Batería Woodcock-Muños which tested individuals from Costa Rica, México, Peru, Puerto Rico, Spain, and the US
Escala de Inteligencia Wechsler Para Niños Revisada or EIWN-R
WISC-R version normed in México or Escala de Inteligencia Wechsler para Niños-Revisada de Puerto Rico (EIWN-R-PR) which was developed by translating some items from the WISC-R and by adding, as well as adapting, items that are appropriate for the Puerto Rican culture

Language

If you talk to a man in a language he understands, that goes to his head. If you talk to him in his own language, that goes to his heart.
— Nelson Mandela, 1918–2013, South African anti-apartheid revolutionary, politician, philanthropist, and President

References

1.
Mindt MR, Arentoft A, Germano KKet al. Neuropsychological, cognitive, and theoretical considerations for evaluation of bilingual individuals. Neuropsychol Rev. 2008 9 18(3):255-68 DOI: https://doi.org/10.1007/s11065-008-9069-7.
2.
Lopez EC, Lamar D, Scully-Demartini D. The cognitive assessment of limited-English-proficient children: Current problems and practical recommendations. Cult Divers Ment Health. 1997 3(2):117-130.
3.
Harris JG, Llorente AM. Cultural considerations in the use of the Wechsler Intelligence Scale for Children—fourth edition (WISC-IV)., Prifitera A, Saklofske DH, Weiss LG. WISC-IV clinical use and interpretation: Scientist-practitioner perspectives. Burlington, MA: Elsevier; Academic Press; 2005 382-413.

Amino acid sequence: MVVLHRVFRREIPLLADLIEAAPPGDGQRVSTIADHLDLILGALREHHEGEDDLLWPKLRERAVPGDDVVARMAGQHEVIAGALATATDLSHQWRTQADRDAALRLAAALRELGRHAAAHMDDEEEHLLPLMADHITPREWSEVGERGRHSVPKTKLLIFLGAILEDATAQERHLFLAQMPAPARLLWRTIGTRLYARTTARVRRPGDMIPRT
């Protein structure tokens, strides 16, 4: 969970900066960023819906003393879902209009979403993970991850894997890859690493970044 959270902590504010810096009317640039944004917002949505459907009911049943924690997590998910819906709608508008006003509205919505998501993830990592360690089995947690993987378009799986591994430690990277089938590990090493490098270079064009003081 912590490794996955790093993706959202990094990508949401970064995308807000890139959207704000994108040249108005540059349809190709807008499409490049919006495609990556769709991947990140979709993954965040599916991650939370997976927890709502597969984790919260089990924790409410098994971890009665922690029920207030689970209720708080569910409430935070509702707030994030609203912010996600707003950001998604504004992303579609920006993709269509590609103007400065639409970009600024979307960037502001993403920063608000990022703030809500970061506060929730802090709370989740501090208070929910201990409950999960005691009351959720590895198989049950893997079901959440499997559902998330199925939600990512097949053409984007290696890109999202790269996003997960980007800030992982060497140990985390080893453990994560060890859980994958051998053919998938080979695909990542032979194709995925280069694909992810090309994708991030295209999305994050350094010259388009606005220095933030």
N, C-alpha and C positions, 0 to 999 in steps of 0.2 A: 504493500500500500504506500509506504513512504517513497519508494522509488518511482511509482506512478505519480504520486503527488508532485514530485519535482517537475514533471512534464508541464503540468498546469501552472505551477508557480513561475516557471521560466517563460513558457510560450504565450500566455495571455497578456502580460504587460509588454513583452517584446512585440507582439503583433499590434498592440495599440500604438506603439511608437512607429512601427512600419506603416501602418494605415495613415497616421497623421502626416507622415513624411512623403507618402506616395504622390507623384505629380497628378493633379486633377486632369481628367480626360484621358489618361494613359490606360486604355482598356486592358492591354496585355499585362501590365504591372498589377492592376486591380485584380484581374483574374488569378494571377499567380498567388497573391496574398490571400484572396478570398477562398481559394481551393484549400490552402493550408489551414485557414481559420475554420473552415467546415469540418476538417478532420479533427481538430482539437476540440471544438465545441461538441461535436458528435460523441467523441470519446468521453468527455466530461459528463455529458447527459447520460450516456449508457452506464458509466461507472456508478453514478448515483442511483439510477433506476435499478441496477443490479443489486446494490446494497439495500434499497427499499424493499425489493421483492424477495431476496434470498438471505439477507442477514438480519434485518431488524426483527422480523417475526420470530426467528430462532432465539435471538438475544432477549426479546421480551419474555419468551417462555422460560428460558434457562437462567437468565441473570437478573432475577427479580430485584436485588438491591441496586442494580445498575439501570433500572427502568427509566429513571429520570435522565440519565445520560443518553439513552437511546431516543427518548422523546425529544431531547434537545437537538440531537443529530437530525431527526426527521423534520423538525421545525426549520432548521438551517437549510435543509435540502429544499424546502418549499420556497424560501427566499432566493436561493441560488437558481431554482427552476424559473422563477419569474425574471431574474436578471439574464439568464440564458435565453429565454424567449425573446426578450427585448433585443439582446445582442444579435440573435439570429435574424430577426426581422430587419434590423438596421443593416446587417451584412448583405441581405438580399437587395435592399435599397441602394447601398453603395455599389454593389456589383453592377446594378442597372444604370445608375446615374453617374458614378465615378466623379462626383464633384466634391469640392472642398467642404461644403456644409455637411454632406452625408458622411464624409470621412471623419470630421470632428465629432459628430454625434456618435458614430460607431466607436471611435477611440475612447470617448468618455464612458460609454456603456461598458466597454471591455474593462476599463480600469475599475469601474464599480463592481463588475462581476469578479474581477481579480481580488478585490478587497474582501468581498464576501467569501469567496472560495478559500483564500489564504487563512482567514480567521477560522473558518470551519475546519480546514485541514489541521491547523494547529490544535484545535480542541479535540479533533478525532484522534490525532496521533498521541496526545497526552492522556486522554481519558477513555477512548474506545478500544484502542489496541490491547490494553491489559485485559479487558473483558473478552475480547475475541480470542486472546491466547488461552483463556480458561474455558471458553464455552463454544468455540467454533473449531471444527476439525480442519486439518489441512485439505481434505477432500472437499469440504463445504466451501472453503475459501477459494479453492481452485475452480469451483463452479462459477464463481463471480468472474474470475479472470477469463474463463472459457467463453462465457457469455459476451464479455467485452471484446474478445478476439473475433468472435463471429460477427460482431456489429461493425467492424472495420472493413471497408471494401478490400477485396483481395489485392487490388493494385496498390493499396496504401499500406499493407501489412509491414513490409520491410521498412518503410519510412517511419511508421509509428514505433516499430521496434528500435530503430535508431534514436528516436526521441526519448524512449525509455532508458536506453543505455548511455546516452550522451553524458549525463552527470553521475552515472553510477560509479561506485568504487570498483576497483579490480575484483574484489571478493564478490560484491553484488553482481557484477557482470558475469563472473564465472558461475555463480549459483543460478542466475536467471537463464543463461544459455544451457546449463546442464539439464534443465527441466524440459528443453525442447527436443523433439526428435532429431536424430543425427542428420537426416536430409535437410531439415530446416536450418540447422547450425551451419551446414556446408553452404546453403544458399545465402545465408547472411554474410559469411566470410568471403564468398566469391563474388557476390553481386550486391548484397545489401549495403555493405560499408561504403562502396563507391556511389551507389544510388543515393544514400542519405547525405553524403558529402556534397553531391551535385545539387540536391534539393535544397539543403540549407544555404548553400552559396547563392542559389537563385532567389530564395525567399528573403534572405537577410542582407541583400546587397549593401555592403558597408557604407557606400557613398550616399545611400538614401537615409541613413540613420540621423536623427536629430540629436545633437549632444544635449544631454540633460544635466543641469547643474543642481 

4.
Marian V, Shook A. The cognitive benefits of being bilingual [Internet]. New York, NY: The Dana Foundation: Cerebrum; 2012 10 31 [cited 2017 Jan 26]. Available from: www.dana.org/Cerebrum/2012/The_Cognitive_Benefits_of_Being_Bilingual/.
5.
Snowden LR, Masland M, Guerrero R. Federal civil rights policy and mental health treatment access for persons with limited English proficiency. Am Psychol. 2007 62:109-17.

Information & Authors

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Published In

cover image The Permanente Journal
The Permanente Journal
Volume 21Number 3September 1, 2017
PubMed: 28609266

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Authors

Affiliations

Alonso Cardenas, MD
Psychiatrist for the Southern California Permanente Medical Group in Pasadena. E-mail: [email protected].
Laura Villavicencio, MD, MS
Fourth-Year Medical Student at the University of Illinois College of Medicine in Chicago. E-mail: [email protected].
Mani Pavuluri, MD, PhD
Berger-Colbeth Chair in Child Psychiatry and the Pediatric Mood Disorders Program at the Institute of Juvenile Research at the University of Illinois College of Medicine in Chicago. E-mail: [email protected].

Competing Interests

Disclosure Statement
The author(s) have no conflicts of interest to disclose.